Tesfariam discusses Beyonce’s return two years later with a self-glorifying anthem amidst Women’s History Month that is anything but empowering and that it promotes female subordination and division. “I know when you were little girls/ You dreamt of being in my world/ Don’t forget it, don’t forget it/ Respect that, Bow down b—ches.” She’s “clapping back” at nay-sayers who think she’s just Jay Z’s “little wife” and declaring that their hate for her is only an extension of their jealousy. While many of her fans are celebrating the song as playful and innovative, the lyrics and bravado, according to fans and critics, are in direct opposition to  past statements she has made about wanting to inspire other women.

As a mother and sister, how does she not see a problem in referring to women as “b–ches” and “tricks”? There are times when Beyonce boldly lives up to her long-touted, feel-good, girl-power message; this is done when she makes arguments for women having financial autonomy, appreciating their unique body type, participating in healthy relationships and relishing in the joys of motherhood. However, there are also times when the pride that Beyonce takes in being “Queen B” and “Mrs. Carter” overshadows her efforts to affirm other women.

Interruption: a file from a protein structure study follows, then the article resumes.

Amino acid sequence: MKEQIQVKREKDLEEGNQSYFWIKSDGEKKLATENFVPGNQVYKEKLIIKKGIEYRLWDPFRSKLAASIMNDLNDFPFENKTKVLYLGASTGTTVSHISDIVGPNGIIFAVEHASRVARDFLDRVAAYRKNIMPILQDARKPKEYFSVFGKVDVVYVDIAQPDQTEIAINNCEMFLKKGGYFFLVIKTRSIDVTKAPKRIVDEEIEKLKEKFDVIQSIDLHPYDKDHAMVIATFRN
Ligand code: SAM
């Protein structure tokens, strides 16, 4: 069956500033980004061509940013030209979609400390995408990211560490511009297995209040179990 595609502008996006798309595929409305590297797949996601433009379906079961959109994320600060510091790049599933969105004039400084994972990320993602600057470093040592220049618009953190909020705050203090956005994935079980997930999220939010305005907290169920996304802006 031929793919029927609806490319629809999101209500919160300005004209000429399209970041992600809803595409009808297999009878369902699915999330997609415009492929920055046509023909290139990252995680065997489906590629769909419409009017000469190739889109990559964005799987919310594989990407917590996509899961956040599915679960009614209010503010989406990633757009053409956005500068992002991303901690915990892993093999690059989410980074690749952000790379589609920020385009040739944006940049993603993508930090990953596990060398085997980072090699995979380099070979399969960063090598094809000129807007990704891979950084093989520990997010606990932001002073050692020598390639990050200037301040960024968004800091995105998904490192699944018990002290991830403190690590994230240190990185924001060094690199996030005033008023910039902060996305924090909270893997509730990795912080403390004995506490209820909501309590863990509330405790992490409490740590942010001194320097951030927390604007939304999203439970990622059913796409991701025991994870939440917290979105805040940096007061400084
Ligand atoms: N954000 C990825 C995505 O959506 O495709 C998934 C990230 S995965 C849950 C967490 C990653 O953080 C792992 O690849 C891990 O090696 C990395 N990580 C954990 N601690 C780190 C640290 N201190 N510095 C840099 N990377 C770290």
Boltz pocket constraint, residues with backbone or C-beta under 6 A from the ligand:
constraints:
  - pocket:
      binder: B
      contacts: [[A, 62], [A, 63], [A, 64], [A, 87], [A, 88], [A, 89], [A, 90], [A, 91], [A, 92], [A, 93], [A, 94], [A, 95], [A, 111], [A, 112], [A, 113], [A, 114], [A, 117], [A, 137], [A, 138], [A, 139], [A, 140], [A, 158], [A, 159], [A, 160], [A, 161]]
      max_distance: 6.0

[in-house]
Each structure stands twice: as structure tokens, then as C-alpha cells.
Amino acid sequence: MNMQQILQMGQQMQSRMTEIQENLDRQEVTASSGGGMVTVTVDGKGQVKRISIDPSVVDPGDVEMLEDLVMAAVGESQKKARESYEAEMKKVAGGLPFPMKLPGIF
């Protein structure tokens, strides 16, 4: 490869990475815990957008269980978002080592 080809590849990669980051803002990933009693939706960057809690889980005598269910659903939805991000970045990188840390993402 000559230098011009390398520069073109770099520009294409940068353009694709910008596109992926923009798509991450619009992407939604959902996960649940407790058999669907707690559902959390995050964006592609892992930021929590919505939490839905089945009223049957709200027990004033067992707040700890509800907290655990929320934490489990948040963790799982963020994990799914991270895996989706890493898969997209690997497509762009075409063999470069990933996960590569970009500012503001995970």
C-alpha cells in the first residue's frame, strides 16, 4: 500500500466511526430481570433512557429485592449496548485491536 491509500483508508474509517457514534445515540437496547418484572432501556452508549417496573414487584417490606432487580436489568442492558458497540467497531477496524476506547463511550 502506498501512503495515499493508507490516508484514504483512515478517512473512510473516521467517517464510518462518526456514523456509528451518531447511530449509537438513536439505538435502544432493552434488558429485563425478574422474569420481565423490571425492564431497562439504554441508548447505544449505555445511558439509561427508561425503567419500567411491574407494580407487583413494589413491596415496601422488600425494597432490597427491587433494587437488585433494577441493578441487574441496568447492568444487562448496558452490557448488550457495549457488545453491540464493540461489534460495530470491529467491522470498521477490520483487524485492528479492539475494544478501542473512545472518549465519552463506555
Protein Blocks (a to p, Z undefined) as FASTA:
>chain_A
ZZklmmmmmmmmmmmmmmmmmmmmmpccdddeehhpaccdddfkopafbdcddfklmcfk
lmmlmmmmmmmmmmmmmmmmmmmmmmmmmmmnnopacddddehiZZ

“Yes, she goes in
on other women,
but it doesn’t make
the song anti-feminist.
It’s hip-hop”

says Ofori-Atta. Bravado is also at the core of it all — in-your-face self-celebration, regardless of whether anyone asked for it. To isolate the song from the genre in which it is rooted leads to messy mischaracterization. Playing with that pomposity as an artist — within the hip-hop framework — is not enough to negate her commitment to feminism. Beyoncé asserts, “I took some time to live my life/but don’t think I’m just his little wife/don’t get it twisted.” If we can agree that bravado is central to hip-hop, women should be able to use it as a creative tool as well. Also, here’s what is central to her brand of feminism: the option to play like the boys play. If men can boast about their accolades on a track, so can Bey and any other woman who chooses to. In that sense, isn’t “Bow Down” pro-women?